August 29, 2016

This article, by Scott Jared, was posted originally on the UNC Global website

Charlotte Lane left her heart in West Africa, but she will return to begin her life’s work there after honing her knowledge and research skills at Carolina.

photo, Charlotte Lane, with villagers in Burkina Faso

Charlotte Lane (foreground, right), nutrition doctoral student at the Gillings School, sits with residents of the village in Burkina Faso where she served in the Peace Corps.

Lane, doctoral student in nutrition at the UNC Gillings School of Global Public Health, is one of 24 incoming recipients of a five-year fellowship with the UNC Graduate School’s Royster Society of Fellows.

“After receiving my degree, I hope to go back to West Africa and work in the development community,” Lane said. “I love the people and the culture there. I want to spend my life working on locally relevant nutrition interventions that make sustainable and long-term differences to the community. At least, that’s the plan so far.”

Lane recently arrived in Chapel Hill after more than two years working as a Peace Corps community health volunteer. After graduating from Harvard University in 2013 with a bachelor’s degree in human evolutionary biology and a minor in global health and health policy, Lane wanted to study primates.

“I realized that I could not spend my life sitting behind a desk at a normal office job. I wanted to DO something,” Lane said.

Her father encouraged her to apply for the Peace Corps as a way to learn more about Africa.

What’s Happening There?

In Burkina Faso, Lane soon became consumed by a new interest. She saw many malnourished children, including her host family’s daughter. Lane said that the girl was often lethargic, not as active as a typical two-year-old. The family, relatively well-off compared to most villagers, also had a “beautiful, fat 6-year-old boy,” Lane said.

“What’s happening there?” she thought. “I wanted to learn everything I could about the situation – how it arose, what the consequences would be for my host sister and most importantly, how to prevent it.”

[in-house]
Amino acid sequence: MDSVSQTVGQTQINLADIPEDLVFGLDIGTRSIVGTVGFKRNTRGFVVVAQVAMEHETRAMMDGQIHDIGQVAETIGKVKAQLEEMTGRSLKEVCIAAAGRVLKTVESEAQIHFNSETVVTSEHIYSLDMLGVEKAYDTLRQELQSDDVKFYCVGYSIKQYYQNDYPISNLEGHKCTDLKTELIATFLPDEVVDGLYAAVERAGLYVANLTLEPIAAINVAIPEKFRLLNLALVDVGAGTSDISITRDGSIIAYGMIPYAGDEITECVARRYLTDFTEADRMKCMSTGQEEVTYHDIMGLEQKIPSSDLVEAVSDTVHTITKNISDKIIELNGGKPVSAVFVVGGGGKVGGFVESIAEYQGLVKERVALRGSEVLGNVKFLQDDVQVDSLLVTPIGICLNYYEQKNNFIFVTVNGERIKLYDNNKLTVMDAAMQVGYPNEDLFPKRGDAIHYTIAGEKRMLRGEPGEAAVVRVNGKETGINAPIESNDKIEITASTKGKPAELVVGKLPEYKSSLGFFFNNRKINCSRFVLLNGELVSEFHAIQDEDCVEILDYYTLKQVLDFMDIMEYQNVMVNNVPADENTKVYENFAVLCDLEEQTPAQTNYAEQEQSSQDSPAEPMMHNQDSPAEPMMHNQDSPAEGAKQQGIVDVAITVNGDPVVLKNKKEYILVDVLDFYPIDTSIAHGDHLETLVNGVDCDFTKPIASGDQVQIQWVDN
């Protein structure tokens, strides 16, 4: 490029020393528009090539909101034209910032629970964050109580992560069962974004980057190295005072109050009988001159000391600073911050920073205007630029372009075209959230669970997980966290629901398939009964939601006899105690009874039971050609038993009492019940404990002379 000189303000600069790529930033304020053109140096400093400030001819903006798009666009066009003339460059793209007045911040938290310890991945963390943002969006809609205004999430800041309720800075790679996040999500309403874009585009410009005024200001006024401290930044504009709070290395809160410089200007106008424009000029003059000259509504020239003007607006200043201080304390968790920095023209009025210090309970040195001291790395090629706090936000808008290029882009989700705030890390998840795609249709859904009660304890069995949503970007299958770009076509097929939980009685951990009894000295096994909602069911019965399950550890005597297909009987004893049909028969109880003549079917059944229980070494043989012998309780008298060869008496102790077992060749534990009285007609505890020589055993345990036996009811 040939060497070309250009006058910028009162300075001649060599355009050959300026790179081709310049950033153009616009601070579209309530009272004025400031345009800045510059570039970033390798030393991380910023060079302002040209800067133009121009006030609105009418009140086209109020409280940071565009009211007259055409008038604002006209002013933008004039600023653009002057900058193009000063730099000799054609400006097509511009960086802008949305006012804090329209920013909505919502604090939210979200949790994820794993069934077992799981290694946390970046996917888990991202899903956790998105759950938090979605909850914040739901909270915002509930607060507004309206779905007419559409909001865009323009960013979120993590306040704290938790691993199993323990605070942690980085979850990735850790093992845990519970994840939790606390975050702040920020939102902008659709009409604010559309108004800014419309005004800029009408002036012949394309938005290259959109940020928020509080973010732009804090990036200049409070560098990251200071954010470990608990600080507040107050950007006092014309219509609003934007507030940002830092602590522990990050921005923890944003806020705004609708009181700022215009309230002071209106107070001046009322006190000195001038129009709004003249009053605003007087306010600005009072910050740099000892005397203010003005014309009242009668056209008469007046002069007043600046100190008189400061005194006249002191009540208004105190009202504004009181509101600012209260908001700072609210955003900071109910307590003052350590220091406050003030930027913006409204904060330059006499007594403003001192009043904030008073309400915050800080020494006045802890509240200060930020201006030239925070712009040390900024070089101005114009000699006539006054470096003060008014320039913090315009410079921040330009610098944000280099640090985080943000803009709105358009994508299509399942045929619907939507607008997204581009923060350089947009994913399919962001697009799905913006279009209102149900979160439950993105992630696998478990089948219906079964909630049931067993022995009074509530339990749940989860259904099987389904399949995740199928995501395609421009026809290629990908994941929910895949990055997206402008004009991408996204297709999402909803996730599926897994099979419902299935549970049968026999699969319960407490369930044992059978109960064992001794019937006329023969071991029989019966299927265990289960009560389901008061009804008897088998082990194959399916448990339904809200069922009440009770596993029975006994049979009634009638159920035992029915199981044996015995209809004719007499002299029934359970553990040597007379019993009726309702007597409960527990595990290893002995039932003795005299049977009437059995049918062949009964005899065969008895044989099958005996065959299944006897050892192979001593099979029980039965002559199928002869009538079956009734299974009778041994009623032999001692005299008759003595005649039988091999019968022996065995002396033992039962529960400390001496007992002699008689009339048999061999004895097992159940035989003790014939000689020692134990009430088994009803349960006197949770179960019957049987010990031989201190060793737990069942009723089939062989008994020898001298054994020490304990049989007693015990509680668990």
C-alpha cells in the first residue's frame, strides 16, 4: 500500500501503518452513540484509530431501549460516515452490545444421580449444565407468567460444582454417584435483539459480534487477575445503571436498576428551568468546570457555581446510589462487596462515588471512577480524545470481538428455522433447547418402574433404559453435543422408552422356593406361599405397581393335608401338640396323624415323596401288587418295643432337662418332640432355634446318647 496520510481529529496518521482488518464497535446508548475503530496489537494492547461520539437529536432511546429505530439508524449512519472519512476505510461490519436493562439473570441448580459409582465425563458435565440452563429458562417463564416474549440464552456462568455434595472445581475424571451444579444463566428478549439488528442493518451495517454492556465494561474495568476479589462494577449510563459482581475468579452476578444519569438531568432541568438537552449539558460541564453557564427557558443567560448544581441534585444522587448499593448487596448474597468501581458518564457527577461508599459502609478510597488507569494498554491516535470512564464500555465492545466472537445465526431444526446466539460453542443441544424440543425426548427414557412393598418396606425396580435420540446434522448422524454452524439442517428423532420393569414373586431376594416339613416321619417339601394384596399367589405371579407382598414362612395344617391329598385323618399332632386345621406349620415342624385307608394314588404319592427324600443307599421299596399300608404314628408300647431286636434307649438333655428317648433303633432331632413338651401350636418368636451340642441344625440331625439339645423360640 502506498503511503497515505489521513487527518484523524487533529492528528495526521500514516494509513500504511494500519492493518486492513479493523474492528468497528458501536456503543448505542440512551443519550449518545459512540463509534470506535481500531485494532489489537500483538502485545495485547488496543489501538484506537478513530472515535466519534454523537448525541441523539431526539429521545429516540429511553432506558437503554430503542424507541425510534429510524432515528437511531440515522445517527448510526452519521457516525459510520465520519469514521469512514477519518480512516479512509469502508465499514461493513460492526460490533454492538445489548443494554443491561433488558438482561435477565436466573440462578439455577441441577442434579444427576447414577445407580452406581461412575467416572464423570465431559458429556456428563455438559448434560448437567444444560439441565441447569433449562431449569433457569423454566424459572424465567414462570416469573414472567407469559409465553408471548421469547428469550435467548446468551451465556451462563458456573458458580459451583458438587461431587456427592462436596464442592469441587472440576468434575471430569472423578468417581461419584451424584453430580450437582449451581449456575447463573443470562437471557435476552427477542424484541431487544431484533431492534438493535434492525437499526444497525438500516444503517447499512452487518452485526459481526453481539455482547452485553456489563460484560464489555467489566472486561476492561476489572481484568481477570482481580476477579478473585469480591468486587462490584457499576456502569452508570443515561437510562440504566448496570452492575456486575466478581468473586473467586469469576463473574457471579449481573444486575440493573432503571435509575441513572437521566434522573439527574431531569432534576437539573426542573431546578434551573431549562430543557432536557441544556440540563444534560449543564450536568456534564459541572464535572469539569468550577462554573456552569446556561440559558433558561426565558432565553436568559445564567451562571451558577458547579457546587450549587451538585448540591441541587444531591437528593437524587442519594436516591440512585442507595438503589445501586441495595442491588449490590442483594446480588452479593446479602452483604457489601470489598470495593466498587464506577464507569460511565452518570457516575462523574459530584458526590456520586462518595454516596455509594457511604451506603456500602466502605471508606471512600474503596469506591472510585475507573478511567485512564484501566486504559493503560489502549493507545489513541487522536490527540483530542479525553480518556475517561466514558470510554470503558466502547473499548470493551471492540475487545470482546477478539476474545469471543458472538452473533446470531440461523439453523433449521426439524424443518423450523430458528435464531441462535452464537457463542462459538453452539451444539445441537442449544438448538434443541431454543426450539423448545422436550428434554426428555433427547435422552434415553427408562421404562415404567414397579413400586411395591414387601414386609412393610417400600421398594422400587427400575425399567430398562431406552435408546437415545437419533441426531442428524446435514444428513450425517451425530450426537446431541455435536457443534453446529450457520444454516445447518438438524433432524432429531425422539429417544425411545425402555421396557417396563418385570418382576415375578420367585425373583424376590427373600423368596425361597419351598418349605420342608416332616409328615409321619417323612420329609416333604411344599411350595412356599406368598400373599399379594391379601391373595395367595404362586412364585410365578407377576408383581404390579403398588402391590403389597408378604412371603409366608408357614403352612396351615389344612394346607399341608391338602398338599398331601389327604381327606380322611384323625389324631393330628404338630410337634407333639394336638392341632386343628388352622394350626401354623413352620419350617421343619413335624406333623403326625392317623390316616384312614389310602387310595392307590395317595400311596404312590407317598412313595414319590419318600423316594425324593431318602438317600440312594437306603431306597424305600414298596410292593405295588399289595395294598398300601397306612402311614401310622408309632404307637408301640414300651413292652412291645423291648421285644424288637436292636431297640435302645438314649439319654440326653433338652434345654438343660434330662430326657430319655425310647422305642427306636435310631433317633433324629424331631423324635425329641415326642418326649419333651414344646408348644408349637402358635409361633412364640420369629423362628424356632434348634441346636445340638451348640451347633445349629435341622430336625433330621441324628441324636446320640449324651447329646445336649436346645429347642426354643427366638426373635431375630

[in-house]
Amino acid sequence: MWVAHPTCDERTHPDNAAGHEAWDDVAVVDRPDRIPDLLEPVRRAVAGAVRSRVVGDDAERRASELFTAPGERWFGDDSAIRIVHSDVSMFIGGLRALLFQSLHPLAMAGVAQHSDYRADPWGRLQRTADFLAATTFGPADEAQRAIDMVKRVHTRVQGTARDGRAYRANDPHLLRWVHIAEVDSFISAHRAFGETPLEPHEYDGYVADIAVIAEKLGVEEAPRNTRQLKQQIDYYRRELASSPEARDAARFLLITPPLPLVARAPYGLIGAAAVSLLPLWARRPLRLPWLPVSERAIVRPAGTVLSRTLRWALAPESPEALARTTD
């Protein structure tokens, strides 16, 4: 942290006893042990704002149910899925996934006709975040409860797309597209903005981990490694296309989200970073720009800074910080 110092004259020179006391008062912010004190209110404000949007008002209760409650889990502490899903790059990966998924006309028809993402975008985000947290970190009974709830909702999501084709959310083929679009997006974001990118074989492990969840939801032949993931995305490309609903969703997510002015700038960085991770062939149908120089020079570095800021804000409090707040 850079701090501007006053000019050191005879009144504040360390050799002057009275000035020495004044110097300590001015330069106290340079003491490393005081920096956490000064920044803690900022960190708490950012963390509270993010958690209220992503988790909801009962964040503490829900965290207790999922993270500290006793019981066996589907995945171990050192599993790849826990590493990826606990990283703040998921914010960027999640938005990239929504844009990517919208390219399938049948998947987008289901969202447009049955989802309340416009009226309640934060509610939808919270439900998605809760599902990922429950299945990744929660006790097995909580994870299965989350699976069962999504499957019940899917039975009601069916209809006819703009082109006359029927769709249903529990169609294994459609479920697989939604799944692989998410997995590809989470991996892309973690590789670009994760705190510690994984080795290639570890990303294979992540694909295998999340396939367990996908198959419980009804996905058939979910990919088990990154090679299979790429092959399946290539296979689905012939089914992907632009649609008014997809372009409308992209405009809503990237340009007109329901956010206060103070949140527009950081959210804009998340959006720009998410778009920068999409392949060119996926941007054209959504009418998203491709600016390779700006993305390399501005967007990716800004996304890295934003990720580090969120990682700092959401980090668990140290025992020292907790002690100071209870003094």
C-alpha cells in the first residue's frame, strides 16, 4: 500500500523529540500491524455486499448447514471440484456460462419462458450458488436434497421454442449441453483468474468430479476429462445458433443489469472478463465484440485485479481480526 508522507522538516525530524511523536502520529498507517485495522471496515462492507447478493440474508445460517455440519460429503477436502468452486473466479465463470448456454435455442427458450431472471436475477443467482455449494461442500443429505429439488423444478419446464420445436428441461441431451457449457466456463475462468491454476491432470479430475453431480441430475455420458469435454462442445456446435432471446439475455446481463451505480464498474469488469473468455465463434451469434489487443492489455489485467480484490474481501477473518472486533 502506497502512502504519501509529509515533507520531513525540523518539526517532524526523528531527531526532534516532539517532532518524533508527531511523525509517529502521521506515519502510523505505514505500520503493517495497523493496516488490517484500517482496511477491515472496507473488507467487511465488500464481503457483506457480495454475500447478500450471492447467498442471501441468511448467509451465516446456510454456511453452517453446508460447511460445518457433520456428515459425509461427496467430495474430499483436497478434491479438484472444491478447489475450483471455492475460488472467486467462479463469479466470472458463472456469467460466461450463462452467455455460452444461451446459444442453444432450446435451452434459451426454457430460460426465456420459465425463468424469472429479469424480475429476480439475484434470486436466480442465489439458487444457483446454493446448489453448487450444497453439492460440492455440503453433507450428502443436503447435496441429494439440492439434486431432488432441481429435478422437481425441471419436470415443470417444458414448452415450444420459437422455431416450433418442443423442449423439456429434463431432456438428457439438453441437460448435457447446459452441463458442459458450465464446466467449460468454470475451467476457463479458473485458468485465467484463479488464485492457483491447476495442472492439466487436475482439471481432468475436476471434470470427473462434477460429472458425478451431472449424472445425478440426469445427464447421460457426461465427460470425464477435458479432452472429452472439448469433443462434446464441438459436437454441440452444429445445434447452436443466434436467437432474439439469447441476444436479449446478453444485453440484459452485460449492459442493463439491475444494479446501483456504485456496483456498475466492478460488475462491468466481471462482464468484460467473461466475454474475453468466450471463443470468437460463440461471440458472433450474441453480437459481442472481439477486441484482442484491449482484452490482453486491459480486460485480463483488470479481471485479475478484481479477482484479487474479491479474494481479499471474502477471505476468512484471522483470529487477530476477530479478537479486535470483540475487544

She finished her training and left her host family for the village of Guena, one hour west of Bobo-Dioulasso.

At Guena, she worked with the Food Security Task Force and focused on nutrition projects. She also cultivated a group of girls, ranging from teens to the infants in their care. Her work included establishing nutrition education programs, providing gardening lessons and the leading the Peace Corps’ “Let Girls Learn” initiative. The project in which she takes the most pride is a well dug through 17 meters of granite. It’s her favorite because people in her village solved problems, managed the work of the heavy machinery and made the well a success.

“The confidence and ownership achieved through this is my proudest accomplishment,” Lane said.

She also saw some political unrest, witnessed the country’s first democratic presidential election, and learned French and the trade language Djula.

When Lane decided to study nutrition, she researched graduate programs and found Linda Adair, PhD, professor of nutrition at the Gillings School and expert on international nutrition and nutritional epidemiology.

“I found Linda’s work and realized that it was what I needed to know in order to go back to West Africa and be productive,” Lane said. “The research conducted at UNC-Chapel Hill is fascinating and motivational. It addresses real problems in nutrition and health through a productive and concrete approach. I want to be a part of that.”

[Read more.]

The Royster Society is the UNC Graduate School’s select interdisciplinary fellowship program. It attracts exceptional graduate students from around the world, provides generous financial funding, offers unique opportunities to excel and creates innovative approaches to scholarship.

Gillings School of Global Public Health contact: David Pesci, director of communications, (919) 962-2600 or

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